UC Berkeley is planning to build a residence hall with space for 750 to 1,000 students at the western edge of campus, coined the “Gateway site.”
Chancellor Carol Christ said the site, located at the intersection of University Avenue and Oxford Street, will provide housing for transfer students, as was first reported by Berkeleyside. The project is being bankrolled by a donor after previous plans to construct a hotel fell through. Construction is anticipated to begin by late 2020.
Campus spokesperson Dan Mogulof said a formal announcement for the housing project — located between Downtown Berkeley and the campus — will be made in the coming months. Mogulof did not include the name of the donor.
“A generous donor to the University who is deeply concerned about the student housing crisis and the campus’s ability to address students’ basic needs, has come forward with an exciting proposal to construct a new residential facility,” Mogulof said in an email. “While details have yet to be finalized, both the campus and the donor are confident in the project’s viability and feasibility.”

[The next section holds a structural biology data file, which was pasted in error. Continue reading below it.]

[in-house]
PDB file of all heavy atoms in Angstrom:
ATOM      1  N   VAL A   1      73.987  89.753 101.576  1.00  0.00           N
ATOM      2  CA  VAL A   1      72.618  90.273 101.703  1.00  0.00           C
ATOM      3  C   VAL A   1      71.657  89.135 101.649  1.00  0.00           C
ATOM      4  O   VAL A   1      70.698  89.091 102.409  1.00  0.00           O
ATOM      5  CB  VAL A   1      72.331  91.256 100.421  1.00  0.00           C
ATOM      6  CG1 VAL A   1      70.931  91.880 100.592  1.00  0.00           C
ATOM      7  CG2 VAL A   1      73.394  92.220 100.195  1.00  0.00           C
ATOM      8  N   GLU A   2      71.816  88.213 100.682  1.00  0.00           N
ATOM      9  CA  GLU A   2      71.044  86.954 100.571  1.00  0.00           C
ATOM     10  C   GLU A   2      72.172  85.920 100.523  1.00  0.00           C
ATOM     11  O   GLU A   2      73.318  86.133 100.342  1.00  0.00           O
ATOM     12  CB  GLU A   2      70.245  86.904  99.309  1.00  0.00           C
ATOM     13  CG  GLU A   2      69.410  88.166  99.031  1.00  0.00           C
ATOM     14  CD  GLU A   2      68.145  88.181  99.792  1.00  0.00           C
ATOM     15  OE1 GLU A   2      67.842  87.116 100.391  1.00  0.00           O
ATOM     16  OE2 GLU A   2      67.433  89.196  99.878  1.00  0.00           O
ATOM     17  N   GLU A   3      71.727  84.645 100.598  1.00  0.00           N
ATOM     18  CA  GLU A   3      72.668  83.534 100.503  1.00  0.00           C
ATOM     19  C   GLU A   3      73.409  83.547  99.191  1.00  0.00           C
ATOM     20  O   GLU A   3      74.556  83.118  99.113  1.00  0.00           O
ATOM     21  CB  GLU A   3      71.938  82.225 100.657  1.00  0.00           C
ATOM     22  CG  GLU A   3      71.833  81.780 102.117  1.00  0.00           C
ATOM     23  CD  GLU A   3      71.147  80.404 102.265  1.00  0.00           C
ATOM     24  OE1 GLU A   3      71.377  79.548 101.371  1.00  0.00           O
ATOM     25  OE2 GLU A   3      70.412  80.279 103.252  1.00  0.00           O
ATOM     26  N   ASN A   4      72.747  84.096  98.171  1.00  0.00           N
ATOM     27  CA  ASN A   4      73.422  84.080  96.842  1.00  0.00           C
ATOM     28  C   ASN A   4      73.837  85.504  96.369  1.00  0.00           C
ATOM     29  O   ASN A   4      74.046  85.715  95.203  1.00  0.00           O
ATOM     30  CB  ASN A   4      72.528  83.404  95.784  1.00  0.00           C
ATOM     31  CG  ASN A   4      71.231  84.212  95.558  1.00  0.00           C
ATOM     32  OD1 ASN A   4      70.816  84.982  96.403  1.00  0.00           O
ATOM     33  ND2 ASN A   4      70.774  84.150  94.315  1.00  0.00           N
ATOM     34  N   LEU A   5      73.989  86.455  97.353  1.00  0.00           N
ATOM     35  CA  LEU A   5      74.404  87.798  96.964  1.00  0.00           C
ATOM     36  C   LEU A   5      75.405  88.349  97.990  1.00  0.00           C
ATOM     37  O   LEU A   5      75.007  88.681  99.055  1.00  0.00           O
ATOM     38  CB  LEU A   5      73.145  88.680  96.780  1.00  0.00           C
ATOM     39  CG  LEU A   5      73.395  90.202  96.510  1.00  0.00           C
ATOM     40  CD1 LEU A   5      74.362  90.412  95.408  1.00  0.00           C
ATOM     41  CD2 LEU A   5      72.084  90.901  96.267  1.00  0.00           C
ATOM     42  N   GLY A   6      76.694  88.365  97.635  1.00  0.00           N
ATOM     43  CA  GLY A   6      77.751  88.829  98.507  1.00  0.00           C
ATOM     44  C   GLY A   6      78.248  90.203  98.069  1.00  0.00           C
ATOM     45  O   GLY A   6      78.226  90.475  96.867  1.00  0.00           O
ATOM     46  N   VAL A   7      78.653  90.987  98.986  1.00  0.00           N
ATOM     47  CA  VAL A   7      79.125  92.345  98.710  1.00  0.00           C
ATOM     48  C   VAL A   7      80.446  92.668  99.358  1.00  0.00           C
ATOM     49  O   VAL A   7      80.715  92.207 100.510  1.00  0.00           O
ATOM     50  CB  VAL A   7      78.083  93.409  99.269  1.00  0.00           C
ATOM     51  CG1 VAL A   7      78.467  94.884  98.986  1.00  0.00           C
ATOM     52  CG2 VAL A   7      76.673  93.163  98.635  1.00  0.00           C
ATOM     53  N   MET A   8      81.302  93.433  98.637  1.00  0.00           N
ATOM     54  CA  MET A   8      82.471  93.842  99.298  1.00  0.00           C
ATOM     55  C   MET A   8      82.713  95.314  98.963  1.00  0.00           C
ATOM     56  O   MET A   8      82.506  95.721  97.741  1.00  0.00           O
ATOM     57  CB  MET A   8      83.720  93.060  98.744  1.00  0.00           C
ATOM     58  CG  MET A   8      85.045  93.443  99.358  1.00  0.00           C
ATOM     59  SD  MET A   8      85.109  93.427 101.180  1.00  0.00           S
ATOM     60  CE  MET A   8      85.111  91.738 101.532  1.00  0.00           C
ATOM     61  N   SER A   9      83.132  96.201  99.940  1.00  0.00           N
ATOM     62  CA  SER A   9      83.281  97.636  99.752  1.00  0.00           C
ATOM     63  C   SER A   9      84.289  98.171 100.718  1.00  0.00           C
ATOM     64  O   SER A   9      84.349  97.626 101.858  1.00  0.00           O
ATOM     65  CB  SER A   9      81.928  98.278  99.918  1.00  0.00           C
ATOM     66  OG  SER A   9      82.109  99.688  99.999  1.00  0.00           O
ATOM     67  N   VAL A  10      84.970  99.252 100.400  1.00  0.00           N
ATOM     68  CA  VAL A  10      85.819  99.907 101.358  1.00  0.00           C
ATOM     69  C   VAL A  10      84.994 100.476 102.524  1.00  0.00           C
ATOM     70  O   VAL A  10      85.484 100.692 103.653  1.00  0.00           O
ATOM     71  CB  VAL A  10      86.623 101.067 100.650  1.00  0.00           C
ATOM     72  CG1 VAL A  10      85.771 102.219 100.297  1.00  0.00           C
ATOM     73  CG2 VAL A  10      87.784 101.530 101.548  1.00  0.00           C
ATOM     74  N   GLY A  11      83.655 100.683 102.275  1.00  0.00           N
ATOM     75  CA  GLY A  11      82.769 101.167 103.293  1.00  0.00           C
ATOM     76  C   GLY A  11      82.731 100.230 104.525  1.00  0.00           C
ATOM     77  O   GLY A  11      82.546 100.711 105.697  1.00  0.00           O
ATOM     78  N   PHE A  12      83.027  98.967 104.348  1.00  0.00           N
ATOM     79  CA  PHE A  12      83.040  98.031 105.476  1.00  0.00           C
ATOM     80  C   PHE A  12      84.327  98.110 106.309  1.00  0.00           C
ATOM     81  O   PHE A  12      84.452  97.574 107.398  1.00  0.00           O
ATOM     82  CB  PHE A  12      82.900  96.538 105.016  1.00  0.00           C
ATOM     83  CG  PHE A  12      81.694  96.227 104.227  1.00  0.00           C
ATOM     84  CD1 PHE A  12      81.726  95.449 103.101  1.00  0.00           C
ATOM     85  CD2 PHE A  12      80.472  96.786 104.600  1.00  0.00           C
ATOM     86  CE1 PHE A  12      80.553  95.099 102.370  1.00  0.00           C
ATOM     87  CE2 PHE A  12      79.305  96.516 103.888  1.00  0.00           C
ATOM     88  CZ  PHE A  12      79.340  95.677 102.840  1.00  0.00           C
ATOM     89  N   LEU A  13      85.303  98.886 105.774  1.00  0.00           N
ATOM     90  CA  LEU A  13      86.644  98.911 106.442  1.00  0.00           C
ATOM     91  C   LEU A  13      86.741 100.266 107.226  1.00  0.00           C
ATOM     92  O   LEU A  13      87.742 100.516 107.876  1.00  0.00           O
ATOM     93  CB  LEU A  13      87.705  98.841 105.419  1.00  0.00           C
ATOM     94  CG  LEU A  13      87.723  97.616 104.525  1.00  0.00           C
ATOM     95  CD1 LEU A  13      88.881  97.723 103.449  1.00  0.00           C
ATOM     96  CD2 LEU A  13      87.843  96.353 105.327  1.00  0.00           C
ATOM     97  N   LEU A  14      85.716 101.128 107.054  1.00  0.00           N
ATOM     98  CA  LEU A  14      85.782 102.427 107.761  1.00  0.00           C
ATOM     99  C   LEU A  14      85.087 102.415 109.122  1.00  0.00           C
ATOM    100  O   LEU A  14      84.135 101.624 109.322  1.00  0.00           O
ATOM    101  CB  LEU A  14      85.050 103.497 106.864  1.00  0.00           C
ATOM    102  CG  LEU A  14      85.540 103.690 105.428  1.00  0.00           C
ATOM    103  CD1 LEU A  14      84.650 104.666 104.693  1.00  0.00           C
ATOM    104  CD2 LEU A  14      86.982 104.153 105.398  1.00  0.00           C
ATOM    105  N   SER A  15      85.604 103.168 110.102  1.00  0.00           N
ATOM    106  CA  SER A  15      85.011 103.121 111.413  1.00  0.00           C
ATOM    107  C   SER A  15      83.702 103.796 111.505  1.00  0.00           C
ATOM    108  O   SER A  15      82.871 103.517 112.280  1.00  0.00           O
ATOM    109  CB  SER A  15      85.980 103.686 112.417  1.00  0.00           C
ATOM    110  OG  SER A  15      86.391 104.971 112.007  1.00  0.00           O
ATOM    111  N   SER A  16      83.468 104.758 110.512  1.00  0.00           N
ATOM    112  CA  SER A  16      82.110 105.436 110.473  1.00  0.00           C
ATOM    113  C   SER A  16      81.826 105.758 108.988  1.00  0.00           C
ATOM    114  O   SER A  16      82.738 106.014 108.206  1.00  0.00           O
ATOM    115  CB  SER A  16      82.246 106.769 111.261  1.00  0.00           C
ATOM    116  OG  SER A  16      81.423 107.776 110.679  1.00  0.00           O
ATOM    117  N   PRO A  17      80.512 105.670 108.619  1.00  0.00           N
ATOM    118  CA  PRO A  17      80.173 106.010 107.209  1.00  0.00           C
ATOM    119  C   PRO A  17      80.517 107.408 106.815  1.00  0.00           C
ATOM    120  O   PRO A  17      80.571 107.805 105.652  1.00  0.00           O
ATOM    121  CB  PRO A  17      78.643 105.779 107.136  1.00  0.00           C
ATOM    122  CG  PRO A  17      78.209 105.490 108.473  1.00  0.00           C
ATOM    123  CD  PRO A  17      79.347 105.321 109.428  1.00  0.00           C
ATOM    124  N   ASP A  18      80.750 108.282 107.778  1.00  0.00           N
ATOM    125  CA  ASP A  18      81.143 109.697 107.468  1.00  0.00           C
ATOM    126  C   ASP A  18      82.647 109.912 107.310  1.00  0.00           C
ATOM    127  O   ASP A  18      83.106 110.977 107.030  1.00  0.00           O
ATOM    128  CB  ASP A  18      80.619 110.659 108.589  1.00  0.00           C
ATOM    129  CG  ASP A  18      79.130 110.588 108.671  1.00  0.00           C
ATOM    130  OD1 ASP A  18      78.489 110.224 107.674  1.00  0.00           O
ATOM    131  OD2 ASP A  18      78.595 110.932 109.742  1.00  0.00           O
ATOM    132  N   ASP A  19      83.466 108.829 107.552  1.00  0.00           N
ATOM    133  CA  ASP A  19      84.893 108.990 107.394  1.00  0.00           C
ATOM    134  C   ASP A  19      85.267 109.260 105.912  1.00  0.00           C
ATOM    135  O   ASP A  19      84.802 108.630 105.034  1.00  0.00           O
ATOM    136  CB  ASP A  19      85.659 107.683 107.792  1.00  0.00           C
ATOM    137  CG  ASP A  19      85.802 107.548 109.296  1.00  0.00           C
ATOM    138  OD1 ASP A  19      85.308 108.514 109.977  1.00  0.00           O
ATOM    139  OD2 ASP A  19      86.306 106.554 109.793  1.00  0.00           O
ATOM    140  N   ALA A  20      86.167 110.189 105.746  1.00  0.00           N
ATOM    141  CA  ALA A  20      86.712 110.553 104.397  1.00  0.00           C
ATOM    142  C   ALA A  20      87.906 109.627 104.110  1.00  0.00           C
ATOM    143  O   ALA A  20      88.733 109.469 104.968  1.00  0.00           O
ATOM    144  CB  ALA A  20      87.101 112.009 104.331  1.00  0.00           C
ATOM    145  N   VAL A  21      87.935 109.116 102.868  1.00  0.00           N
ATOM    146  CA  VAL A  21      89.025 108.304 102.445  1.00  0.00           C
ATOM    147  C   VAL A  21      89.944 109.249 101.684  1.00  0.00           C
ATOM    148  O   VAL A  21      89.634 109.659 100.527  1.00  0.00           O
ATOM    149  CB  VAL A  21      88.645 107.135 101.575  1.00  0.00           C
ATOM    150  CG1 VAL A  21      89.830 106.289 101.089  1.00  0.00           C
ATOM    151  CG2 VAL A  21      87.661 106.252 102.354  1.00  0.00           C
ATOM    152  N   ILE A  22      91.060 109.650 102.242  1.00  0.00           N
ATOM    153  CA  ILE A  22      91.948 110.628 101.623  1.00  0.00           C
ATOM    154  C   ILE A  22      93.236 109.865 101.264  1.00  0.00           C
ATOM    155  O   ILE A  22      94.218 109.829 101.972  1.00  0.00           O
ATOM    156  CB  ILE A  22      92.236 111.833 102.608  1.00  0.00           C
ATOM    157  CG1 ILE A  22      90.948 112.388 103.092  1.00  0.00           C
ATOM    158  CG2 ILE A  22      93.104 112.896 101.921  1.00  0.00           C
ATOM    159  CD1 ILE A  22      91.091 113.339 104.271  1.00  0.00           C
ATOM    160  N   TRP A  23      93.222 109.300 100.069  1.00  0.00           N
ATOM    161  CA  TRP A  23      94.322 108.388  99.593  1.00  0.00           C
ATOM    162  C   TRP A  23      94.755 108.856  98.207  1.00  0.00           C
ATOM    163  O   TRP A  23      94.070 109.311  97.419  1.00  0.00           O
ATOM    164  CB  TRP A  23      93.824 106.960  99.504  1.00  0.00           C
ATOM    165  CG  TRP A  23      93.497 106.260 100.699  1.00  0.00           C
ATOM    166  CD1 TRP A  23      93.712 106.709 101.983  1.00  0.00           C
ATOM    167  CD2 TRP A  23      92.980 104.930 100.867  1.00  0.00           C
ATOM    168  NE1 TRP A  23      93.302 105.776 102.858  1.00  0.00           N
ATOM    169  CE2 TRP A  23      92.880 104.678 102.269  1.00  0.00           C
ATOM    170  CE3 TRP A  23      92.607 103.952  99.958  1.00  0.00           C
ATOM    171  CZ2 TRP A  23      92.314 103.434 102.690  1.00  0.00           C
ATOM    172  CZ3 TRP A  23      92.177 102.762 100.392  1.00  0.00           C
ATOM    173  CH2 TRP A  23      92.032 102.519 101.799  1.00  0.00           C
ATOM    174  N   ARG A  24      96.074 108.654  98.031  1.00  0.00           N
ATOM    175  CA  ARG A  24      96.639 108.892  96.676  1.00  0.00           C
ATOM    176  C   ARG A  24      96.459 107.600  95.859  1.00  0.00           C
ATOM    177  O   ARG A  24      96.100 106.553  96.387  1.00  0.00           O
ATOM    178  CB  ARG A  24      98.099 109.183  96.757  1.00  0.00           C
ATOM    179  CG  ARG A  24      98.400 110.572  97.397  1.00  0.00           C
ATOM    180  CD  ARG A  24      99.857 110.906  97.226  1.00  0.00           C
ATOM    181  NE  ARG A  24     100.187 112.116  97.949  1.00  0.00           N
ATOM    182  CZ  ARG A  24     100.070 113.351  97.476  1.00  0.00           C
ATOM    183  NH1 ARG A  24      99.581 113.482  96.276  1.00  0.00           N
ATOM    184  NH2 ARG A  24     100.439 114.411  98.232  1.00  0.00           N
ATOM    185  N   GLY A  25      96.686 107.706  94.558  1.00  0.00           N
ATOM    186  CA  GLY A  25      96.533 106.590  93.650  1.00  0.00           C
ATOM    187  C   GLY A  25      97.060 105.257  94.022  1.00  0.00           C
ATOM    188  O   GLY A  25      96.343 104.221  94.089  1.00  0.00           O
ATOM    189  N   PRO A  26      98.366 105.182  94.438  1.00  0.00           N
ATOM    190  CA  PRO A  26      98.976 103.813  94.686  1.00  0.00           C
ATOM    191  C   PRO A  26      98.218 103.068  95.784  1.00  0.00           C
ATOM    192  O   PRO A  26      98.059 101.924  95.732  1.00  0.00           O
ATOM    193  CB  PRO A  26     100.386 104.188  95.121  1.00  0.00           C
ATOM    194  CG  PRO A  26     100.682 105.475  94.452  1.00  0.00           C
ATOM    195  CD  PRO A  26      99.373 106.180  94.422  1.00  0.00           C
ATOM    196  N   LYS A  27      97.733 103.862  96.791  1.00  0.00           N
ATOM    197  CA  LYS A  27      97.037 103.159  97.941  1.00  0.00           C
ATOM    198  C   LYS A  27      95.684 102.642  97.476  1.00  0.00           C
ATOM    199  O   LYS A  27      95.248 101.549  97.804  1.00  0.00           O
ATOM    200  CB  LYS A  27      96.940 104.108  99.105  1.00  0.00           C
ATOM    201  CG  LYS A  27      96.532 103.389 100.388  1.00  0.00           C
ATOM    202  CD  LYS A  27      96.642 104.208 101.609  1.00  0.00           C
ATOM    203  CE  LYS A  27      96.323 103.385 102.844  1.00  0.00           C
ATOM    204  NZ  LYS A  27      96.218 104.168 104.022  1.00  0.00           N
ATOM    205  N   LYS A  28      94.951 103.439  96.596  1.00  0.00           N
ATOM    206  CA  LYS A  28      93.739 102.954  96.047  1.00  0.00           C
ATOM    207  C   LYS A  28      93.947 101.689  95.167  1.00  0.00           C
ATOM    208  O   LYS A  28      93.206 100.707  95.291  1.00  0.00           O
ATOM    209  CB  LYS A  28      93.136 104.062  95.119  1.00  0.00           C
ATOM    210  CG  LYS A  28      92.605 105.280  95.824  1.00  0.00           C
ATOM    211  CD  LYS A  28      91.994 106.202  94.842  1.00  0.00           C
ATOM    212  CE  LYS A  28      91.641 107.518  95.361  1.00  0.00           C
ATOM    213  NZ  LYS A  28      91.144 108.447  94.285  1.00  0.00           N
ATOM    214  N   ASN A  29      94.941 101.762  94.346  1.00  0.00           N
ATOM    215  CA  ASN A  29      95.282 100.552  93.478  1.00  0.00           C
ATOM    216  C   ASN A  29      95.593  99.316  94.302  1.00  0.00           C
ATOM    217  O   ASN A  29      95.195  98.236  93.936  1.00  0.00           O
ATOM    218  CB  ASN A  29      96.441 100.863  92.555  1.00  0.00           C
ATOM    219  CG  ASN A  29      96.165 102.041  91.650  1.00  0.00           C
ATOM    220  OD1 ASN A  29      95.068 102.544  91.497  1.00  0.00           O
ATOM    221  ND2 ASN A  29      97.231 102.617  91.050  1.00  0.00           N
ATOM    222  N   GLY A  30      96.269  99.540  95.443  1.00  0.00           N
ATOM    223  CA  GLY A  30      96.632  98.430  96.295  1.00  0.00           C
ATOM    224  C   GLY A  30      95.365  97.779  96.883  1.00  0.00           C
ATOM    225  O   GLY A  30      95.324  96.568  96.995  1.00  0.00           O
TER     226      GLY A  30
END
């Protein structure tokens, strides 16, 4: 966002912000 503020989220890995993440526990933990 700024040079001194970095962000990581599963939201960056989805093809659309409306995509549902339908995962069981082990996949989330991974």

The announcement of student housing at the Gateway site represents a possible conclusion for years of tug-of-war over the future of the lot.
In 2015, under previous Chancellor Nicholas Dirks, the campus released an invitation for proposals for a hotel that would have 200 bedrooms and stand at a maximum of 115 feet tall. The hotel proposal was criticized by students, including members of the ASUC, for neglecting to address the student housing crisis.
An ASUC senate resolution passed in 2017 called for the campus administration to pursue student housing at the Gateway site, after plans for the hotel had been dropped.
“A bigger win came more recently with the announcement that a donor would be financing a project at that location and that the campus intends to use it specifically for a dense housing project,” said District 7 Berkeley City Councilmember Rigel Robinson, who sponsored the resolution while he was an ASUC senator. “As difficult as our numbers are for our incoming students, people coming right out of high school, we provide so little for graduate students and transfer students. So for a project like this to be dedicated (them), that is a big deal.”
The Gateway project is one of two donor-funded projects, Christ told Berkleyside. Another donor is gifting the campus an apartment building outside of the city. Mogulof said in his email that the project will go through the UC Board of Regent’s approval process and a public review.
Brazil Cafe — the last of three businesses on the site — will relocate to 1960 University Ave. in February 2020. Lynn Ferreira, co-owner of the restaurant, said the proximity to the campus has greatly supported the local eatery. Ferreira added that when she inquired into what the future building would look like, campus officials were not able to provide her with specific information.